We would make a joke about President Obama only taking 59% of the West Virginia primary vote against a federal prison inmate named Keith Judd, but every possible one was exhausted on Twitter by Wednesday morning. Suffice it to say, it was an embarrassing performance for the president, albeit in a state he has no chance of winning in November.
Commentary By Kyle Kondik
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During the War of 1812, Commodore Oliver Hazard Perry whipped the British in the famous Battle of Lake Erie. Nearly 200 years later, winning Lake Erie won’t suffice for Democrats seeking to reclaim the House; they need to win on the shores of all five Great Lakes.
Now that decennial redistricting is nearly over, we have a relatively complete picture of where and how the race for the House will be run. While there are hotspots all over the country, the key region that will determine future control of the House is a combination of the Midwest and the Northeast — the eight states that touch the Great Lakes: Indiana, Illinois, Michigan, Minnesota, New York, Ohio, Pennsylvania, and Wisconsin.
We here at the Crystal Ball, and of course our readers, love politics. But Americans don’t, especially now: Congress is historically unpopular, and Americans are so sick of politics that more than two-thirds of them according to one survey wished the presidential campaign was over even before it officially started.
Franklin Delano Roosevelt once said that "There is nothing I love as much as a good fight." If so, he would've hated where the House is headed for the next decade, because by and large it likely won't have all that many good fights.
In the last election cycle, several "non-politician politicians" -- candidates who have never held public office who ran for a major office -- went from obscurity to high office.
Just a day before Election Day, the painful reality hit home for Jimmy Carter: He was toast.
In the vengeful world of politics, what goes around often comes around.
As the Iowa Straw Poll in Ames was wrapping up Saturday, a reporter rushed onto the floor of Iowa State University's Hilton Coliseum, where the press was filing their stories. She went up to her colleagues with what she said was a new, breaking quote from Michele Bachmann: Bachmann, the reporter said, had just vowed to make Barack Obama a "one-term president."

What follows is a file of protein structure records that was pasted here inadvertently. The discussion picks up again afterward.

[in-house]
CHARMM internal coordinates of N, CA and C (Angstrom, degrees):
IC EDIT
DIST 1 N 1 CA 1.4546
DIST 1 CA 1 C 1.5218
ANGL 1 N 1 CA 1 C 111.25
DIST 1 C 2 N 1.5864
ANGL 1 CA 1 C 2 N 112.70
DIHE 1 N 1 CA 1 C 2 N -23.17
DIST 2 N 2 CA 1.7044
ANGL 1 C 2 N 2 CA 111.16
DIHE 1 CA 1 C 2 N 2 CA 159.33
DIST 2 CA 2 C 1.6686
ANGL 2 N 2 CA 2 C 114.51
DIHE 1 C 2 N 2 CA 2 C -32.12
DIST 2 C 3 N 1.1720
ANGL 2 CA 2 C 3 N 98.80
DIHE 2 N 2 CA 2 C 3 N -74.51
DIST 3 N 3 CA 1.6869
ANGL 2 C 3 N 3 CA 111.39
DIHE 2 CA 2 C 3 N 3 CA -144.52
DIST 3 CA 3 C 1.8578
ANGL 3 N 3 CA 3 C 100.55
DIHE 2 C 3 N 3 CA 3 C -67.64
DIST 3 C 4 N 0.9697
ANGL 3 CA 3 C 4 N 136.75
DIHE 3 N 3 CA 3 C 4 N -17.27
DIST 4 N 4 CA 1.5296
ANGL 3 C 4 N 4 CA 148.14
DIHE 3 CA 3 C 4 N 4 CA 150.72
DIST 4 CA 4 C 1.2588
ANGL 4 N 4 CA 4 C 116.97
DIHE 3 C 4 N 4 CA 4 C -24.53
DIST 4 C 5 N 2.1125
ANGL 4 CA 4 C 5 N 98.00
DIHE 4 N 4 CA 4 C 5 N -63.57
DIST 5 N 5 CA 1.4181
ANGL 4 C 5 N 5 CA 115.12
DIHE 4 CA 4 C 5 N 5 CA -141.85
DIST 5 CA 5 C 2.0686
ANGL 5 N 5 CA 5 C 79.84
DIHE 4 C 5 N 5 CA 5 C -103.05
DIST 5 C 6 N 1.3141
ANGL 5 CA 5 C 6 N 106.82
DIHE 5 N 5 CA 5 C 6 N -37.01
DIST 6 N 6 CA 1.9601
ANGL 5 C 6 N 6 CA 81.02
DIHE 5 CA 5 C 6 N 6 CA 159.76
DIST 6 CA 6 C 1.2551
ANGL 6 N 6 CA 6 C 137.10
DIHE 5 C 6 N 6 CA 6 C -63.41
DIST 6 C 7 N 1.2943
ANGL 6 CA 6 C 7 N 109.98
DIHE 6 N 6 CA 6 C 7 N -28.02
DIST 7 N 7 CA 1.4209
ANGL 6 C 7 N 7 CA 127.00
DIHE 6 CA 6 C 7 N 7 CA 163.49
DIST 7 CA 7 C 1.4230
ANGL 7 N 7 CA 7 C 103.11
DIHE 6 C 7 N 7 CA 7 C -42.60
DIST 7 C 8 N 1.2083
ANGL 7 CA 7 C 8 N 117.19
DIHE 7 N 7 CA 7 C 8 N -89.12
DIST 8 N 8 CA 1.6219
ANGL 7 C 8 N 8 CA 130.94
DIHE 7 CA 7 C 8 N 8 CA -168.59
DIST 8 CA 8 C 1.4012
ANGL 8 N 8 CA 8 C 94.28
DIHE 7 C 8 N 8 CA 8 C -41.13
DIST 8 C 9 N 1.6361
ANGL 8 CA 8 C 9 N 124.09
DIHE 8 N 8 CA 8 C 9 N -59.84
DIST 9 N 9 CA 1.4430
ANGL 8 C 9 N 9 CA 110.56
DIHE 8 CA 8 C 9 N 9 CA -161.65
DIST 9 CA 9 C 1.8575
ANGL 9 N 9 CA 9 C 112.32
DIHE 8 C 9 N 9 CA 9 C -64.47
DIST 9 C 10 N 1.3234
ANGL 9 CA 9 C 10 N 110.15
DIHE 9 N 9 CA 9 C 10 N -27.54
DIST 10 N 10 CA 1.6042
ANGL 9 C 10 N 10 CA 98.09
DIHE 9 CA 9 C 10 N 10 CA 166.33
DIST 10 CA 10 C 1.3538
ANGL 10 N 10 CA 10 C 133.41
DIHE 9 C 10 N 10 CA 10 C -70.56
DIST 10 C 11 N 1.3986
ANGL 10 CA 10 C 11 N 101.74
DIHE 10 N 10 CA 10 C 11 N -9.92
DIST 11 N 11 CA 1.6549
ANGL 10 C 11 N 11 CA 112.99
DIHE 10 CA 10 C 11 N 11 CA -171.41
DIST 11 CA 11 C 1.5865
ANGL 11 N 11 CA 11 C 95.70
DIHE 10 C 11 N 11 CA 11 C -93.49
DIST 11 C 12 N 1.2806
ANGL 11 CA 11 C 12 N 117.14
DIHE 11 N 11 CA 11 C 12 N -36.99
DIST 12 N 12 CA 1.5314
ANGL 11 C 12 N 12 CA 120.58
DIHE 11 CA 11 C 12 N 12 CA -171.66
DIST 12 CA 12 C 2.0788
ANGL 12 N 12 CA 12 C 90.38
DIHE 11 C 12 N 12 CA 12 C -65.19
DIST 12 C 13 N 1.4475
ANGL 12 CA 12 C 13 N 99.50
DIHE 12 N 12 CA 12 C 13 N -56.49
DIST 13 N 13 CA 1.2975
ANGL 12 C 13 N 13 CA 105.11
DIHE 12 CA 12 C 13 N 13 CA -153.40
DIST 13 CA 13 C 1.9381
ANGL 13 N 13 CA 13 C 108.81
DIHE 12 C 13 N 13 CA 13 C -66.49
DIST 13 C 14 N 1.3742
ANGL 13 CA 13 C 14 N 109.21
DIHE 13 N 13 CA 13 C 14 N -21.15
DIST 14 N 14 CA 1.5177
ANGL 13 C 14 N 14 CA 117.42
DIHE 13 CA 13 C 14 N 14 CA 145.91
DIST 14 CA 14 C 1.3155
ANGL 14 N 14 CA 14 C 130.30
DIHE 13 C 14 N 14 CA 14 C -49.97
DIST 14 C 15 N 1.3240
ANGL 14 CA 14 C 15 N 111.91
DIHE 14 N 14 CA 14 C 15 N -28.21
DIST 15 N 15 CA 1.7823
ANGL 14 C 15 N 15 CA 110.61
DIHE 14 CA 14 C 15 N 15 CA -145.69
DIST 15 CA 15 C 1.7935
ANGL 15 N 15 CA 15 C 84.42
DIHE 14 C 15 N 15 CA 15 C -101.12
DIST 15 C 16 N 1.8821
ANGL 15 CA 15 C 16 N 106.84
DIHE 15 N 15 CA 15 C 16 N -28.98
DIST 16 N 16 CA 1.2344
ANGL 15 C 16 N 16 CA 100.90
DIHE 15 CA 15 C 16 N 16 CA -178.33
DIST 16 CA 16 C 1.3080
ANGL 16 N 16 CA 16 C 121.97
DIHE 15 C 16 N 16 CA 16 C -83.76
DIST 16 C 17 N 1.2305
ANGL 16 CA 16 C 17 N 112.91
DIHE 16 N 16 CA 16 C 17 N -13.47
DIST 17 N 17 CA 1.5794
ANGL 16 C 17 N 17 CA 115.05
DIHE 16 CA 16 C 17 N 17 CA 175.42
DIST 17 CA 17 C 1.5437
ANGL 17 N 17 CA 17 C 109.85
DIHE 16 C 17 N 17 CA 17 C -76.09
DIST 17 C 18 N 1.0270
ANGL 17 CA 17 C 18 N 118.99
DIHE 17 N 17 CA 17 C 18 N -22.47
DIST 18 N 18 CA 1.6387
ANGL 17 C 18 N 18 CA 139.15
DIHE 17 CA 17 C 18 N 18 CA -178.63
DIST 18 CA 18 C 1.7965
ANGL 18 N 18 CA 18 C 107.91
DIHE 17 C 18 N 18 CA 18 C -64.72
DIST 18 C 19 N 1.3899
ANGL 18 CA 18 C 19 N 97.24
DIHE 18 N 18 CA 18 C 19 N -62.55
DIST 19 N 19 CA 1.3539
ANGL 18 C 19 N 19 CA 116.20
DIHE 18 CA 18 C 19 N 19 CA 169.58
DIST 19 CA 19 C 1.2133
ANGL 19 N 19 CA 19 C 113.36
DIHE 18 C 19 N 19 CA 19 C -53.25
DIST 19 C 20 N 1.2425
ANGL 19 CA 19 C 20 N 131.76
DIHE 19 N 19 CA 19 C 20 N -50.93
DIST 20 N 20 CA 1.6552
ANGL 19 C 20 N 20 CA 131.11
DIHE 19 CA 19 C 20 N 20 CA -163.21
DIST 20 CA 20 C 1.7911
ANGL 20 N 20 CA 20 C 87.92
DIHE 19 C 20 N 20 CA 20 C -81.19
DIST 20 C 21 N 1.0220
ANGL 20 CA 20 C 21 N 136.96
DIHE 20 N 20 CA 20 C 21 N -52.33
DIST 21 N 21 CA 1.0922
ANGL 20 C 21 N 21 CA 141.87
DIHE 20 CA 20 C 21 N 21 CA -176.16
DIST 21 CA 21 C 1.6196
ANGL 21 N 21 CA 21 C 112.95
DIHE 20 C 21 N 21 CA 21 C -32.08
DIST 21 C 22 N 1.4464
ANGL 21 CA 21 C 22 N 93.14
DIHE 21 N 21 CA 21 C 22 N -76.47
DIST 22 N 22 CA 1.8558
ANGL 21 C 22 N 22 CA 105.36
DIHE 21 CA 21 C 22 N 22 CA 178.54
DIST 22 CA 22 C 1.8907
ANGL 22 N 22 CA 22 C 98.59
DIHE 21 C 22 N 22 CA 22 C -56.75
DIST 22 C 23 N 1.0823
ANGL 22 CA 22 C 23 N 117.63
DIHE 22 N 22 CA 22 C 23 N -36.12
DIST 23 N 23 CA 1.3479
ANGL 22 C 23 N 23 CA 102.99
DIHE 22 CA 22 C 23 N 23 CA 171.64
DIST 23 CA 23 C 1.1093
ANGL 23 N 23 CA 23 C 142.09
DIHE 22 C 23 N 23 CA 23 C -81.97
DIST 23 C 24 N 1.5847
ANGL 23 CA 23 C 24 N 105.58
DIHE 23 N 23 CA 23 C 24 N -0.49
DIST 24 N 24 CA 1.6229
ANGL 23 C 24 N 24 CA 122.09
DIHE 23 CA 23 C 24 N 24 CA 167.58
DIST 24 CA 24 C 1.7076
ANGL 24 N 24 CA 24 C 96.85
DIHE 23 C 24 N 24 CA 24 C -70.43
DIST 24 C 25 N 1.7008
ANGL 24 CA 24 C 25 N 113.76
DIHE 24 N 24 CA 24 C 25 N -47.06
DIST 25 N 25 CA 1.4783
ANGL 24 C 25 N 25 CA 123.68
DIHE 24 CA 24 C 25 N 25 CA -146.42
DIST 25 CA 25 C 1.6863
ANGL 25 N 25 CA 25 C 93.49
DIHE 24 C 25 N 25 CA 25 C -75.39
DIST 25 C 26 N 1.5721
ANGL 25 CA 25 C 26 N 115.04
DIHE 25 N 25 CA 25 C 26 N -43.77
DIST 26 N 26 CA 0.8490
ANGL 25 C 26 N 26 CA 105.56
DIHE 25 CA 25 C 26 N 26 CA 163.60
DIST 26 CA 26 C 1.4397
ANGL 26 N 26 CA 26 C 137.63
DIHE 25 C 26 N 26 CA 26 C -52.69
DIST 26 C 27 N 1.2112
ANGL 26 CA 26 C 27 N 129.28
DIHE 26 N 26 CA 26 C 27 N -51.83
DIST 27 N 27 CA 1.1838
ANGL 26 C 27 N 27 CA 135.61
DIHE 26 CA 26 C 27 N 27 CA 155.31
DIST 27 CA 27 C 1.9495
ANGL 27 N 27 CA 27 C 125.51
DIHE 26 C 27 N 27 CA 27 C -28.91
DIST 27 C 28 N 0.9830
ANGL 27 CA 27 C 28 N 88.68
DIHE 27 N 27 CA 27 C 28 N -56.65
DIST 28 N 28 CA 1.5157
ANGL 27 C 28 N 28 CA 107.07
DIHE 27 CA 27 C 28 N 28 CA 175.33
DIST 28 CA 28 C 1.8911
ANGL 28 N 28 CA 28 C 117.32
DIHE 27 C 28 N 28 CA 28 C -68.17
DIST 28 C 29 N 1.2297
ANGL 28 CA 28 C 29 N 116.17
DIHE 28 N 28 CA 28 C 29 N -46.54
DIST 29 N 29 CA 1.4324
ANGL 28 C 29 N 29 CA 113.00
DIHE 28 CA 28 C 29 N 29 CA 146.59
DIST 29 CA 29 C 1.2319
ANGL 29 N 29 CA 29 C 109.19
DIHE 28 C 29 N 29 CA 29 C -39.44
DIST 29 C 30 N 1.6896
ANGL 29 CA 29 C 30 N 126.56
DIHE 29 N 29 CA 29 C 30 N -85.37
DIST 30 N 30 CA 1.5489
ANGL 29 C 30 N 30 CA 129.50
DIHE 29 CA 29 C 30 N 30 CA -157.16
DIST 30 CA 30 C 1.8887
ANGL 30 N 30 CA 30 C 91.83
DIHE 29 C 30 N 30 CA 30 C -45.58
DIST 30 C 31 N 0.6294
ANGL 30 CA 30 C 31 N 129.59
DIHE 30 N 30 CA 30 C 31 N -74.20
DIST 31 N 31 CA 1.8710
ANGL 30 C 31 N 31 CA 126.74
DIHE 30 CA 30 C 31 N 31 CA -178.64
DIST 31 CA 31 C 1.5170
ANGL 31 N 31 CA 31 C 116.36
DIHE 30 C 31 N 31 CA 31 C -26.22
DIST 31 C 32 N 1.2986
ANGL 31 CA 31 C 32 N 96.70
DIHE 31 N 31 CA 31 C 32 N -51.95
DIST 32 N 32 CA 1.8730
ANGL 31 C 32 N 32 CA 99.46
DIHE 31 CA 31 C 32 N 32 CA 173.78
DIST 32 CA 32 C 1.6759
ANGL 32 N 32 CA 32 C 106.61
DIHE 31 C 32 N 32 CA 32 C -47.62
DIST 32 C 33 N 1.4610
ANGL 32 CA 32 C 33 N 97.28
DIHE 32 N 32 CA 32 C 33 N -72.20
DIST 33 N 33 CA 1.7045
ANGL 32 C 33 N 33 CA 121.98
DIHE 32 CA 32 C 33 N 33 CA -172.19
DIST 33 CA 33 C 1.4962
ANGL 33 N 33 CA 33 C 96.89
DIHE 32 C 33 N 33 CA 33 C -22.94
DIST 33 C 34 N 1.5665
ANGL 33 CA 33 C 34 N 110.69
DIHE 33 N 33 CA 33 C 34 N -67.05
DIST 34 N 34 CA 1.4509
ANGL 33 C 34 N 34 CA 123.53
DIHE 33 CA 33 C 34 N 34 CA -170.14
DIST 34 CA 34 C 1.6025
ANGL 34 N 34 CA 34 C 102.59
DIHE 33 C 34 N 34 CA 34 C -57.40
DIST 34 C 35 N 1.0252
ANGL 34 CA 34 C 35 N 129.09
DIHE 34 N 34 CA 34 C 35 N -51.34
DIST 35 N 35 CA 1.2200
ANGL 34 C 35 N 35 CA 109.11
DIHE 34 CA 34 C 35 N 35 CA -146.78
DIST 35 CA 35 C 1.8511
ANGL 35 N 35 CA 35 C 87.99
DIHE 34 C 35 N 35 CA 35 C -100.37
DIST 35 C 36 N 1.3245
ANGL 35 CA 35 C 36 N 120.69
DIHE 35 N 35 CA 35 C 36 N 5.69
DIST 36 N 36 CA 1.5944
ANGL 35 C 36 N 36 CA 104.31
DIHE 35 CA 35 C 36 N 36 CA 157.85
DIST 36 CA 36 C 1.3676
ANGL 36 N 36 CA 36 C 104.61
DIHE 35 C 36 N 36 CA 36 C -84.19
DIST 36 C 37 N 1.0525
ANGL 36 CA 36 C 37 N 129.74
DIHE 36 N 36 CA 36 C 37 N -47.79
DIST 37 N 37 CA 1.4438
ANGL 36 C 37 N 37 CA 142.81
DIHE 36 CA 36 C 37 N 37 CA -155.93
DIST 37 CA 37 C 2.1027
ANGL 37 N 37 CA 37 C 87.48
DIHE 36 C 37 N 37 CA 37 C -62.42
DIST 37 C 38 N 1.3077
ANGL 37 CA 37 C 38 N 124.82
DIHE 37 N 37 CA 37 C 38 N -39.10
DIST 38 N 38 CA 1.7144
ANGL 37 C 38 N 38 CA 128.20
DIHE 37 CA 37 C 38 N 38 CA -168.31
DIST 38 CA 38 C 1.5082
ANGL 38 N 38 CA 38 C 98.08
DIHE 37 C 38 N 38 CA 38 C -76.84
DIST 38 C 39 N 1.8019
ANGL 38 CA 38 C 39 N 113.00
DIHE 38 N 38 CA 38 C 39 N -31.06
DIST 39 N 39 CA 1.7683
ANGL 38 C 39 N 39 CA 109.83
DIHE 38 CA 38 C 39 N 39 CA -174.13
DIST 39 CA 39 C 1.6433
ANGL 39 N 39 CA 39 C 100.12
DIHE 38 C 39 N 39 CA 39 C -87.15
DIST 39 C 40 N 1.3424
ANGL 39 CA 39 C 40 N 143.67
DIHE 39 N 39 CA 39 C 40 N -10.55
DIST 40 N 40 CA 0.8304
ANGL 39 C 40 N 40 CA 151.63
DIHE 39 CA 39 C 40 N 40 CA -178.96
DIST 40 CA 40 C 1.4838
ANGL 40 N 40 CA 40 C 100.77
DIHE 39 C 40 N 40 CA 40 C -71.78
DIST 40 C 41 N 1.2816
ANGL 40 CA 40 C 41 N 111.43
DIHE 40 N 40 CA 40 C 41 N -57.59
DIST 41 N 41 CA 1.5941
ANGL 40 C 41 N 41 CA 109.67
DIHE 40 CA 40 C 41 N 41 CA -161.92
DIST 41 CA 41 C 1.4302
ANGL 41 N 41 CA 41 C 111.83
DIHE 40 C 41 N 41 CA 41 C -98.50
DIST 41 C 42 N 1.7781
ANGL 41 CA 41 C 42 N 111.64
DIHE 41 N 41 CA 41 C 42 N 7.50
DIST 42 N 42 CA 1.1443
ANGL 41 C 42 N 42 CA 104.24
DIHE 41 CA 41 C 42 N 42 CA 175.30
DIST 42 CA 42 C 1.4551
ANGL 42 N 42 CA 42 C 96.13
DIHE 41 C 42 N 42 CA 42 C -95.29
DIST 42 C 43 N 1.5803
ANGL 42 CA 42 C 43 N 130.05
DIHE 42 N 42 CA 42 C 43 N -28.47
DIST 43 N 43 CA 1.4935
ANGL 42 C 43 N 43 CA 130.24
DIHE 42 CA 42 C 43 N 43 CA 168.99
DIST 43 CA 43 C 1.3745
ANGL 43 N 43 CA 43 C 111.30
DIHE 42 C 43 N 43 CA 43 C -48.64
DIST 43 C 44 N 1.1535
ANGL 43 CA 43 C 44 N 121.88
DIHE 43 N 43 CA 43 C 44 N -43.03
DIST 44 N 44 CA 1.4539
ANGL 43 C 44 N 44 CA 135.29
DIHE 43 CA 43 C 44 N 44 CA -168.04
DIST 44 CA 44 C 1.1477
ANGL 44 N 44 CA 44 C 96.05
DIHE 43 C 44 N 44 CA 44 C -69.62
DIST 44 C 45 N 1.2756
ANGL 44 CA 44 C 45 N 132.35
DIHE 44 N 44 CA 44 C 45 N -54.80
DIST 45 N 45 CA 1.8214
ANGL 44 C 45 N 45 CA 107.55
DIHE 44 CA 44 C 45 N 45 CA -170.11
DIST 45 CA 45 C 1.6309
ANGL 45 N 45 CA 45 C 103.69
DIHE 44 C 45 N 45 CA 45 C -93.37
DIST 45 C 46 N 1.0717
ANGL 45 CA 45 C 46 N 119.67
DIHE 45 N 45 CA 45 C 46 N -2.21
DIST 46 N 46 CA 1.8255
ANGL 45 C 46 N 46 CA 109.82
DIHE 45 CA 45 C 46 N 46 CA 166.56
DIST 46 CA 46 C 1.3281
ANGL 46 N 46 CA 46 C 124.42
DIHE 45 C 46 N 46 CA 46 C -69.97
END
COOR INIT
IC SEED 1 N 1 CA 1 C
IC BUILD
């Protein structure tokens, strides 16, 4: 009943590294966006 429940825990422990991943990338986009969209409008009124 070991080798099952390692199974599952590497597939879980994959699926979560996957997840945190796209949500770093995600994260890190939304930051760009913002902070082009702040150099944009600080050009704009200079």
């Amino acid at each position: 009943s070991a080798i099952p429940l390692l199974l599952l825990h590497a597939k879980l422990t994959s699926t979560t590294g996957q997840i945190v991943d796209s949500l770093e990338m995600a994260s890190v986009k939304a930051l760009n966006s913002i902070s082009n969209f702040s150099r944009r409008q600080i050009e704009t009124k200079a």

Former Louisiana Gov. Buddy Roemer is expected to officially launch his presidential campaign today. His announcement again tests the famous philosophical question: If a tree falls in a forest and no one is around to hear it, does it make a sound?
In November 1946, a tall, mustachioed figure stood alone on a railroad platform at Washington's Union Station, waiting for the president of the United States to make his ignominious return to the capital. In victorious times, the platform would have been full of welcomers; as it was then, at the time of their party's defeat, Dean Acheson, the future secretary of state, was the only one waiting for President Harry Truman.
The nation got a preview of the Democrats' sweeping congressional election victories in 2010 when Democratic candidates pulled off victories in three close special House elections. The results were just the first of many for Democrats in the last cycle, when…
The death of Osama bin Laden, inflicted by crack U.S. Special Forces personnel acting on the orders of President Barack Obama, is undoubtedly a triumph for the embattled commander in chief. But will it provide him tangible political help when he stands for reelection a year and a half from now?
The classic Alfred Hitchcock thriller "North by Northwest" contains a few of Hollywood's most memorable--and ludicrous--sequences, including a famous scene in which our hero, played by Cary Grant, finds himself being shot at by a crop duster at a bus stop near a cornfield.